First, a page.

Jan 24

Missing Ernie Banks

This one hurts. Ernie Banks, “Mr. Cub,’’ passed away last night at 83.

Unquestionably, one of the highlights about covering baseball was meeting the game’s greats from when I first started following the sport. Brooks Robinson, Frank Robinson, Hank Aaron, Pete Rose, Al Kaline, Tom Seaver and, of course, Banks.

Mets’ fans, of course, should remember Banks from the 1969 season when he was one of the few likable members of the Cubs. Some might actually have felt sympathy for Banks as he missed the playoffs for yet, another year.

Banks was the longtime face and persona of the Cubs. He was a Wrigley Field fixture who was a pleasant and kind visitor to opposing dugouts. Players loved to shake his hand and listen to his stories.

And, Banks loved to hold court, whether for a group or an individual. If you had a question, or just wanted to say hello, he would greet you and make one feel welcomed.

We’re in an age where too many of today’s athletes prefer to distance themselves from the public that adores them. That was never Banks. People liked him because he genuinely liked people.

The baseball world is a little poorer today without him.

Jun 29

Mets On Upswing Again; Chris Young Stars

I know I became doubtful after the first two games at Wrigley Field. Please forgive me. I promise I won’t doubt the Mets again. At least, until the next time. The Mets have been up-and-down all year, and last night was more of the same.

Another upswing.

They got another good outing from Chris Young, which probably reinforces the notion we’ve seen the last of Mike Pelfrey. David Wright remained hot, and Bobby Parnell blew away the Dodgers in the ninth.

With R.A. Dickey and Johan Santana going the next two games, one must like their chances of winning this series. Then again, both Dickey and Santana were roughed up in their previous starts.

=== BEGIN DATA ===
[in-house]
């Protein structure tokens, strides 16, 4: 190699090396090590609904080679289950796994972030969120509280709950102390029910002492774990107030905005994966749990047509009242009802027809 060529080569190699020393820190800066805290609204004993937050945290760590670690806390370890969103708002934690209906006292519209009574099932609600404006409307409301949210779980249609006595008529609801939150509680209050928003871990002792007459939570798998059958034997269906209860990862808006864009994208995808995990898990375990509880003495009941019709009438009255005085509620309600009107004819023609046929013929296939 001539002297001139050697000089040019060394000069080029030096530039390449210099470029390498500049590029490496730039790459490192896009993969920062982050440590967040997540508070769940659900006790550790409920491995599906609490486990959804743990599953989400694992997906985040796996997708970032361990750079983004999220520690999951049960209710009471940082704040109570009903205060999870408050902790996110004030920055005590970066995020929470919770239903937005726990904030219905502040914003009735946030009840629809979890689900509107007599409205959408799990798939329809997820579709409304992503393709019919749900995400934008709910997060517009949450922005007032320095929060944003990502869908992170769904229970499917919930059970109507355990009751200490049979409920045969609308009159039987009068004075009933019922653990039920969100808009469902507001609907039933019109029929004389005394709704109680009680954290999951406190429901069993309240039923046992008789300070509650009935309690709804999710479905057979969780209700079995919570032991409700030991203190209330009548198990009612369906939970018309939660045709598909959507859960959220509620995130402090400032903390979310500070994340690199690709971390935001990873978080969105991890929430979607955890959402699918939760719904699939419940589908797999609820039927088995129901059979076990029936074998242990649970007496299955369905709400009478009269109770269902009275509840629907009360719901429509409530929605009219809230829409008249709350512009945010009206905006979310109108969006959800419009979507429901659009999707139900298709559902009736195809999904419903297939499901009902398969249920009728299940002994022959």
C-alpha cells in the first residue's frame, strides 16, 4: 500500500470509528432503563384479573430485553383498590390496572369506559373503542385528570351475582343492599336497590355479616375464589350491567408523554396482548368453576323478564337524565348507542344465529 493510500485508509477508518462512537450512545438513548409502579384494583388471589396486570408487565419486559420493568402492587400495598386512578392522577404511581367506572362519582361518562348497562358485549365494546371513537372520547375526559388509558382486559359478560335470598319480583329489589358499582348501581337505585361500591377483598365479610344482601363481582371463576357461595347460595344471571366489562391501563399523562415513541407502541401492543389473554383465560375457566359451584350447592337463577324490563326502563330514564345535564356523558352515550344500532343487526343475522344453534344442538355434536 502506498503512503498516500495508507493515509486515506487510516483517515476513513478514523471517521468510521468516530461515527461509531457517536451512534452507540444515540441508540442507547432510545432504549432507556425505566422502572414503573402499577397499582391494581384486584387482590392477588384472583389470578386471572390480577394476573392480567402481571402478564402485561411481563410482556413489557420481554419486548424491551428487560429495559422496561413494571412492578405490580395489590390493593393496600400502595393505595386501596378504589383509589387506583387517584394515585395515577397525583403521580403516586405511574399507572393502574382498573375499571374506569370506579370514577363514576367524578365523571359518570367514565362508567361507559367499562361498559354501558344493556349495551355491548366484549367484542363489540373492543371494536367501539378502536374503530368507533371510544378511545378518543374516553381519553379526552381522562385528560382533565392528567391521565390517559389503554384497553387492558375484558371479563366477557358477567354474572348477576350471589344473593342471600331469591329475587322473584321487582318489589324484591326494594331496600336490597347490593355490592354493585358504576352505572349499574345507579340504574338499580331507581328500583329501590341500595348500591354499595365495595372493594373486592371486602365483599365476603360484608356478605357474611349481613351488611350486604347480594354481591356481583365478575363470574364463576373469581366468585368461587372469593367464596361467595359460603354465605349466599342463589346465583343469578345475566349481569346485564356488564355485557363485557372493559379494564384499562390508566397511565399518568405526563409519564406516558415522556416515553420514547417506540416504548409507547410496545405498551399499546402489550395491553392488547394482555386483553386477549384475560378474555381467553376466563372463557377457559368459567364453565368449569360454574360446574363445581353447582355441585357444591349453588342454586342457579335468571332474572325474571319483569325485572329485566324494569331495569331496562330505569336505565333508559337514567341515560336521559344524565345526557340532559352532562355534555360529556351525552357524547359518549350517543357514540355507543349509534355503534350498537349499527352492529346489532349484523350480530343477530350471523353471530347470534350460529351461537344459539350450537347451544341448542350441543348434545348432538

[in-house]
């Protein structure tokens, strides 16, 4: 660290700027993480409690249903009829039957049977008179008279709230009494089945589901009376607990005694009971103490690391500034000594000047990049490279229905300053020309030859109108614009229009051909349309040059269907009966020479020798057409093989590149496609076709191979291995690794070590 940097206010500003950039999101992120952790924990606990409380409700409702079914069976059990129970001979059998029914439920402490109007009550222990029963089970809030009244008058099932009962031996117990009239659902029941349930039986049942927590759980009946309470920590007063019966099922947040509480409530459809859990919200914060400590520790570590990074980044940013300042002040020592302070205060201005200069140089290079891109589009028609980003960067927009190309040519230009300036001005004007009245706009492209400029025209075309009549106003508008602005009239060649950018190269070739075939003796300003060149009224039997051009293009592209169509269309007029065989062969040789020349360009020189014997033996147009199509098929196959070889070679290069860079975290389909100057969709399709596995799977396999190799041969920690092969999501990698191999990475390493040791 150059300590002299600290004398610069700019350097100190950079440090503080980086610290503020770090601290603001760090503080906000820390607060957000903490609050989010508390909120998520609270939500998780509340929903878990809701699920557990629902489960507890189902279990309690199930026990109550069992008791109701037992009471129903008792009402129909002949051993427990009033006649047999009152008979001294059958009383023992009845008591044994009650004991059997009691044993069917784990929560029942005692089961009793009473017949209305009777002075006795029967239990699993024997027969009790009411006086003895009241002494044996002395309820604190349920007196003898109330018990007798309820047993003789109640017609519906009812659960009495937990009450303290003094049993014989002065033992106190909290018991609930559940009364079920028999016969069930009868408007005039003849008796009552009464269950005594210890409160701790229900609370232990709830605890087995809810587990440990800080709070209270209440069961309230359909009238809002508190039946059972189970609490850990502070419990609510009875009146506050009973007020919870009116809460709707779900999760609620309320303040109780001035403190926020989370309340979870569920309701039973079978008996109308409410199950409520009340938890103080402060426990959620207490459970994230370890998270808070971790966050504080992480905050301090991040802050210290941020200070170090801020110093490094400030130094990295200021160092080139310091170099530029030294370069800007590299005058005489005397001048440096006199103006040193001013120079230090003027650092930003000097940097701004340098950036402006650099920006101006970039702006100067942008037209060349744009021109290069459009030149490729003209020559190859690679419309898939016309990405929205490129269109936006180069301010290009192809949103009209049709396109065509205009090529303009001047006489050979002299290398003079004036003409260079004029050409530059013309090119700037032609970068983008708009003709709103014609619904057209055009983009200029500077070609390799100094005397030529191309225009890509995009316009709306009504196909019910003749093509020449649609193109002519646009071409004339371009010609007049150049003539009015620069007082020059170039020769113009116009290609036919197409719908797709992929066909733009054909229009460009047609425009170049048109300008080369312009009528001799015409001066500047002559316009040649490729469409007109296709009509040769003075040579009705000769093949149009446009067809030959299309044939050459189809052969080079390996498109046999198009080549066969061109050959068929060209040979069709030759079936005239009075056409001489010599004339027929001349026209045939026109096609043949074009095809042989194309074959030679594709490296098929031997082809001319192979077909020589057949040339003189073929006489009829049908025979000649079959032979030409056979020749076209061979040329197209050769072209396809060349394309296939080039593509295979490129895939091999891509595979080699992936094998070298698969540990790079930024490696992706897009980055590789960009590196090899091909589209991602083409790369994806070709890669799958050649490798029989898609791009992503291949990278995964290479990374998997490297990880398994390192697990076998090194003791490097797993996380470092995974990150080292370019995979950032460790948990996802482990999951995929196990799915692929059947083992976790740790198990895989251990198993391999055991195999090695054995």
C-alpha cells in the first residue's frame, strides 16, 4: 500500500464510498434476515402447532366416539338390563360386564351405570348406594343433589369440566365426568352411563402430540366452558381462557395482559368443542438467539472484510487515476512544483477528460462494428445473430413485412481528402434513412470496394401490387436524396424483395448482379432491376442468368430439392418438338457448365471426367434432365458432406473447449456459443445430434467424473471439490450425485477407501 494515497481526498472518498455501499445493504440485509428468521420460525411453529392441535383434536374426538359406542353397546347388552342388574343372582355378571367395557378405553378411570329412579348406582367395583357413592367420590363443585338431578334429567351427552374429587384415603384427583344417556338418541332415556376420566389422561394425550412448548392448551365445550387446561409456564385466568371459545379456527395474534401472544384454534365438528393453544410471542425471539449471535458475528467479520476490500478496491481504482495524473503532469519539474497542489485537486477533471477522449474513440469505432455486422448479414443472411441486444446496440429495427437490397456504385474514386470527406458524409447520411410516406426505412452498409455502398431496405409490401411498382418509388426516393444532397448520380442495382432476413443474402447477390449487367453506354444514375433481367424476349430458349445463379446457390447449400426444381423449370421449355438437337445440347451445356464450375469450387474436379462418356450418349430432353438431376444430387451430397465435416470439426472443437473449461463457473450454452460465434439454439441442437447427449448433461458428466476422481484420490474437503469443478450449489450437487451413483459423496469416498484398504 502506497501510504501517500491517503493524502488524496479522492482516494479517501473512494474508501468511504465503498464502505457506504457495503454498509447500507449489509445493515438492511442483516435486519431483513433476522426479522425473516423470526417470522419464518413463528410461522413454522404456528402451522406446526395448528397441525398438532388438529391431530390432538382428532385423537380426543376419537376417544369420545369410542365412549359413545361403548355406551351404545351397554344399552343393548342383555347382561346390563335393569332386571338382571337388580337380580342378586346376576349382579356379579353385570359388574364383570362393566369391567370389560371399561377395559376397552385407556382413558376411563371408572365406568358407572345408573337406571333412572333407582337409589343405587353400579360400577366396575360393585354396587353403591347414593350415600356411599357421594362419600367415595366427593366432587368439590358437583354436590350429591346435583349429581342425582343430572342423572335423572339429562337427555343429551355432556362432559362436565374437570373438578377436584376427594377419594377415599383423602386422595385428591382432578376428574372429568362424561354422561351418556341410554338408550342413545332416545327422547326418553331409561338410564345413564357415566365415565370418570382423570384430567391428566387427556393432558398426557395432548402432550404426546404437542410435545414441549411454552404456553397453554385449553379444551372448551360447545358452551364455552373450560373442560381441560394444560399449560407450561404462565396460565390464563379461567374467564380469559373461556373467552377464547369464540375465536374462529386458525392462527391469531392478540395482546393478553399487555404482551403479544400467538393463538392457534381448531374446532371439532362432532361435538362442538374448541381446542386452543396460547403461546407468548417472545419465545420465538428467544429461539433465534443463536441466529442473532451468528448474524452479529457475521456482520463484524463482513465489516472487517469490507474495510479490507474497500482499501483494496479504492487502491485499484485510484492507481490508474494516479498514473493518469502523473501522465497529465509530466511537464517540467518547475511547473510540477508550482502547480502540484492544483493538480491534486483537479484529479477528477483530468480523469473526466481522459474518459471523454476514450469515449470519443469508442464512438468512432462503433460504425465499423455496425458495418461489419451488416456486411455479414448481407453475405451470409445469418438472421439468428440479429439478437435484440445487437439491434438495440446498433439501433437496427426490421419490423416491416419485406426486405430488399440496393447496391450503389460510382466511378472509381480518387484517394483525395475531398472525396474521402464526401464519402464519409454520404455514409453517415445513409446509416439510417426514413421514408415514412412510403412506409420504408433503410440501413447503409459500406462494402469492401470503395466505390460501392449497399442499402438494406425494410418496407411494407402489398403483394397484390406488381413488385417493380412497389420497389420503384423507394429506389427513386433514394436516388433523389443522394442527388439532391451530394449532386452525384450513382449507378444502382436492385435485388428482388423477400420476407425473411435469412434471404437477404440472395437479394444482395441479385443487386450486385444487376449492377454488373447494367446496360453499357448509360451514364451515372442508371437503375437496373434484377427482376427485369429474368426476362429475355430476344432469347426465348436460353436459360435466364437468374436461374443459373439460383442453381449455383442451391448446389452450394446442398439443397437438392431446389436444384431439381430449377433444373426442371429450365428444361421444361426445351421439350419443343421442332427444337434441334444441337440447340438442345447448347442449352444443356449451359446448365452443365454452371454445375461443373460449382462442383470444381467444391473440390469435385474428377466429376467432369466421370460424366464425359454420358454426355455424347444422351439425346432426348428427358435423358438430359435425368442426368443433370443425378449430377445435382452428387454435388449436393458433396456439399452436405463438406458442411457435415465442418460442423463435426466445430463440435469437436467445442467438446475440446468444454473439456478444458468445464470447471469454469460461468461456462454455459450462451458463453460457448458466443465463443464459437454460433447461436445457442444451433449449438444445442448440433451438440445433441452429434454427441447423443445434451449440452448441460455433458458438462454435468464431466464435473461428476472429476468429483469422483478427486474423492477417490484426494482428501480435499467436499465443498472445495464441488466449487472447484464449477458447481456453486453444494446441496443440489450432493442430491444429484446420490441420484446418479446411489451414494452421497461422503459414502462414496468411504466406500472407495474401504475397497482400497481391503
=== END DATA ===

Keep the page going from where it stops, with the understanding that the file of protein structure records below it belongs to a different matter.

I don’t know what Young’s future is with the Mets. If he remains healthy, he should be brought back because this isn’t a deep staff and the younger pitchers can learn from him. I suggest it might be easier to learn from Young than the unconventional Dickey.

As far as Pelfrey is concerned, he’s fallen into ”the too-injured-too unproductive-and-too pricey” category. He’s too young to just cast off, but the dollars will dictate it in the end.


Jun 27

Mets Terry Collins Angry At Team

If last night’s postgame media session with Mets manager Terry Collins was animated, you could’ve seen the steam coming from his ears and his face getting fire engine red. Collins was clearly angry, and when asked about the lousy umpiring, said they didn’t leave all those men on base.

True enough.

After Monday’s throwaway game, you would’ve thought the Mets would have stormed Wrigley Field and taken no prisoners. Nope. They responded with ugly baseball. Bad pitching all around, no clutch hitting, hesitant baserunning and porous defense. They brain cramped their way through nine innings.

What the Mets accomplished last night was to make us think for the first time they were morphing into “the same old Mets.”

Say it ain’t so.